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An implementation of the planning phase of Triana using the flexible power application infrastructure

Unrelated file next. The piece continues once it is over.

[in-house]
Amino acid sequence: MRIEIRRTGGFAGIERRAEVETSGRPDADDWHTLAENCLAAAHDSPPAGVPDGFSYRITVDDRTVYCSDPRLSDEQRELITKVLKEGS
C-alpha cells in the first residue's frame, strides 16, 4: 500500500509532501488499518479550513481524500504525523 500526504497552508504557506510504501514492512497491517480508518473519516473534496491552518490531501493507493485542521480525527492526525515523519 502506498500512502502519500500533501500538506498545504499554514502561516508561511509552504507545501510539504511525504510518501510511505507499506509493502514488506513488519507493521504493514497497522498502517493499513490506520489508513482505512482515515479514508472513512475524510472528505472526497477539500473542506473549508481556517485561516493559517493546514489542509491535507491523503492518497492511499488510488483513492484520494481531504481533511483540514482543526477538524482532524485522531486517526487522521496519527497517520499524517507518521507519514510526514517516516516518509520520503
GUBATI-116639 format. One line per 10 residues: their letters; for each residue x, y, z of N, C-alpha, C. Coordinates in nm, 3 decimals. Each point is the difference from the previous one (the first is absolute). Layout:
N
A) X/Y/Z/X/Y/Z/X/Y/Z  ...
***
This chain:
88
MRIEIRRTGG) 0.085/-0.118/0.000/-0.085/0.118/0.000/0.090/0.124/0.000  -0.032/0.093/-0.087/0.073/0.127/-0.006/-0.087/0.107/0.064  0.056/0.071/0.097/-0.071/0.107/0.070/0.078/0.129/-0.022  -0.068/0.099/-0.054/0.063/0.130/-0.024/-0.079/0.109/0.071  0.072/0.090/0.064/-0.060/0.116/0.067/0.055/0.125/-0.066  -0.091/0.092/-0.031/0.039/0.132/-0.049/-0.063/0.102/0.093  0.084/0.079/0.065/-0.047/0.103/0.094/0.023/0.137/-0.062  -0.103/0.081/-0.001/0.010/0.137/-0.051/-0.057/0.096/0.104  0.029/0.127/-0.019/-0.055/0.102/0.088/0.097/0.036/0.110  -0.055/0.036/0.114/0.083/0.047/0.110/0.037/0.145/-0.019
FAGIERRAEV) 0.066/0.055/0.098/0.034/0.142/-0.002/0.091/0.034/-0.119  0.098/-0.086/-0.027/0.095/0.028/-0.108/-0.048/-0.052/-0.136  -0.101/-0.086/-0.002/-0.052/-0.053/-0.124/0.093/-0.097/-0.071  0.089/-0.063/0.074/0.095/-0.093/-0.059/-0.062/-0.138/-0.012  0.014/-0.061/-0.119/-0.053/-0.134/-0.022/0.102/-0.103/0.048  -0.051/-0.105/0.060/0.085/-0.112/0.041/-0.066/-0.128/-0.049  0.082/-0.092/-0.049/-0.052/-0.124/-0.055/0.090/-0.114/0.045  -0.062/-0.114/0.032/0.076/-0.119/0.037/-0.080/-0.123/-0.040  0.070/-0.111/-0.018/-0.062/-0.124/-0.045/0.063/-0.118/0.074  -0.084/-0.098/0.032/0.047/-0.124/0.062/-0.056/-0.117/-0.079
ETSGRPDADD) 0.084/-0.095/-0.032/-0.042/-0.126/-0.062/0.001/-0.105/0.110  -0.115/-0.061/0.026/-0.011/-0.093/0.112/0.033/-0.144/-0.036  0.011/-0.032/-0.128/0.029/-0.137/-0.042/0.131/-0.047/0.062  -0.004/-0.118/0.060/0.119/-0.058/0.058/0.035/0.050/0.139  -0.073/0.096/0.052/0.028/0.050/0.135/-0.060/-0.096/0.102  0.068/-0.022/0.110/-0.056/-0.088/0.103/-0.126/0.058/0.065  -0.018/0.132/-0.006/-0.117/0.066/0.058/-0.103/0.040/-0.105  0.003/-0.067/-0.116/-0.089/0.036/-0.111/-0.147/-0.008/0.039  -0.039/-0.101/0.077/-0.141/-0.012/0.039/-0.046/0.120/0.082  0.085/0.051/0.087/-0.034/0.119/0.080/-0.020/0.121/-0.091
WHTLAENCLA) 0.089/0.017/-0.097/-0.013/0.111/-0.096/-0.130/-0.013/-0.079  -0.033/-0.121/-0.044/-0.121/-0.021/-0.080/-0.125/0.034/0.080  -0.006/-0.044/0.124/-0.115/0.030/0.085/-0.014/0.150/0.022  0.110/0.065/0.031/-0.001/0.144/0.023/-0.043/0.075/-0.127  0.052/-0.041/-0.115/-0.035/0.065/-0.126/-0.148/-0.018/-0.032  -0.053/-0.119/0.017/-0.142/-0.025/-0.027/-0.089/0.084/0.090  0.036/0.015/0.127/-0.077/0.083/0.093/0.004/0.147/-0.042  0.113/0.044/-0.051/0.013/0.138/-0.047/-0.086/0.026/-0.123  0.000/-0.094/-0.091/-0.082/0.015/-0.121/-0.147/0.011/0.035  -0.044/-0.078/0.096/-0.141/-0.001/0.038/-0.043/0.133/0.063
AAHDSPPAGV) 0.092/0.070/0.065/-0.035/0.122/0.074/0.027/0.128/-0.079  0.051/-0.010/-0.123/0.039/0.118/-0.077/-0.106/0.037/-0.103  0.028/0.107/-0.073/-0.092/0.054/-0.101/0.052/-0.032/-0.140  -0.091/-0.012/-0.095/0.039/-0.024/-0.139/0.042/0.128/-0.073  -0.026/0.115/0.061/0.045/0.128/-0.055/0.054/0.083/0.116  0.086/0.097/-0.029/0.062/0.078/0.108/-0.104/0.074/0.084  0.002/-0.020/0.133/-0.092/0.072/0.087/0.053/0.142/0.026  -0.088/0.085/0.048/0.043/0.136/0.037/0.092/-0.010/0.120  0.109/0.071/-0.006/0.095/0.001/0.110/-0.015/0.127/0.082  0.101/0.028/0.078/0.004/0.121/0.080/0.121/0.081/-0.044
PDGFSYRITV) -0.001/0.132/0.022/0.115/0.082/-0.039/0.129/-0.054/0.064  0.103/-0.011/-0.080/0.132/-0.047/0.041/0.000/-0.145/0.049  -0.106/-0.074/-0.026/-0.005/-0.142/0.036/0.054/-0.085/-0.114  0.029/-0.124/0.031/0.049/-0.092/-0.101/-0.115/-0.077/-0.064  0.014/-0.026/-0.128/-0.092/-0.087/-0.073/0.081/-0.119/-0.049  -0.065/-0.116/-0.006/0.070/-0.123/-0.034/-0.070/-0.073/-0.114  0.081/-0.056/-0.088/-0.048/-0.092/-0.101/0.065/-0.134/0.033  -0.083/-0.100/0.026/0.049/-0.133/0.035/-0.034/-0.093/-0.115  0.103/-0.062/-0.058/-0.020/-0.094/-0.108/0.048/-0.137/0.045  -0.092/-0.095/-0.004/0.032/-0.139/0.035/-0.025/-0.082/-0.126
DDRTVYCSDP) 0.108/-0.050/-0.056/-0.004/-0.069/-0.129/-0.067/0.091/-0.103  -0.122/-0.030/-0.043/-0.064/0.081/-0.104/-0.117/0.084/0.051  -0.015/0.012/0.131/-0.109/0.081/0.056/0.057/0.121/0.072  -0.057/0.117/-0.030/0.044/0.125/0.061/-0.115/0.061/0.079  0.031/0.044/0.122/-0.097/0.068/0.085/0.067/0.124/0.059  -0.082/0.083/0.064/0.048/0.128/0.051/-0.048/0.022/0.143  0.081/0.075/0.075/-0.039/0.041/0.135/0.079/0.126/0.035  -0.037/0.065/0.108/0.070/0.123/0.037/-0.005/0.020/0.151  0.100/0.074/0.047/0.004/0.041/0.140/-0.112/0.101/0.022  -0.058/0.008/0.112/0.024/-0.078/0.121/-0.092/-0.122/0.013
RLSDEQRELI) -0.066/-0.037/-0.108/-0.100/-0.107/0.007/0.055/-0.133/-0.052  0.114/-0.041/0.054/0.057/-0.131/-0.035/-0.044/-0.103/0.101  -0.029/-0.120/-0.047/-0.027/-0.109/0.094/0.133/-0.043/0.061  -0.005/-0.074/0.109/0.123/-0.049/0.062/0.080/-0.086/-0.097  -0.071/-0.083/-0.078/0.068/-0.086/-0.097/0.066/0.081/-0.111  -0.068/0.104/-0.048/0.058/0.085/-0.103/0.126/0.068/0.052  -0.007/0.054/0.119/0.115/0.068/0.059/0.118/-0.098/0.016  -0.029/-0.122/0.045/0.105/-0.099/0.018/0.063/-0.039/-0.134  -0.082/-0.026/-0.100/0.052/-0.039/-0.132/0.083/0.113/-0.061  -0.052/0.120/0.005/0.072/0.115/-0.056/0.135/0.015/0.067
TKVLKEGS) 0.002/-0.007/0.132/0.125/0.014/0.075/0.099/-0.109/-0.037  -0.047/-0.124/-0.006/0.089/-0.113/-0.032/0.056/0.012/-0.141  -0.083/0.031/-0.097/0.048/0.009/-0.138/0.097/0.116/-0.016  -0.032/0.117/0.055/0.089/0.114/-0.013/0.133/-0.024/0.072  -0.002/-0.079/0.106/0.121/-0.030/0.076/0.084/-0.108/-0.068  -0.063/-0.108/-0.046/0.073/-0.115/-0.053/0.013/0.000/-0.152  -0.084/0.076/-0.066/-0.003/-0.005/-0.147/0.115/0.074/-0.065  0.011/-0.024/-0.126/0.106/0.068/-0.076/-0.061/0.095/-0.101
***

Dagioglou, S. (2014) An implementation of the planning phase of Triana using the flexible power application infrastructure.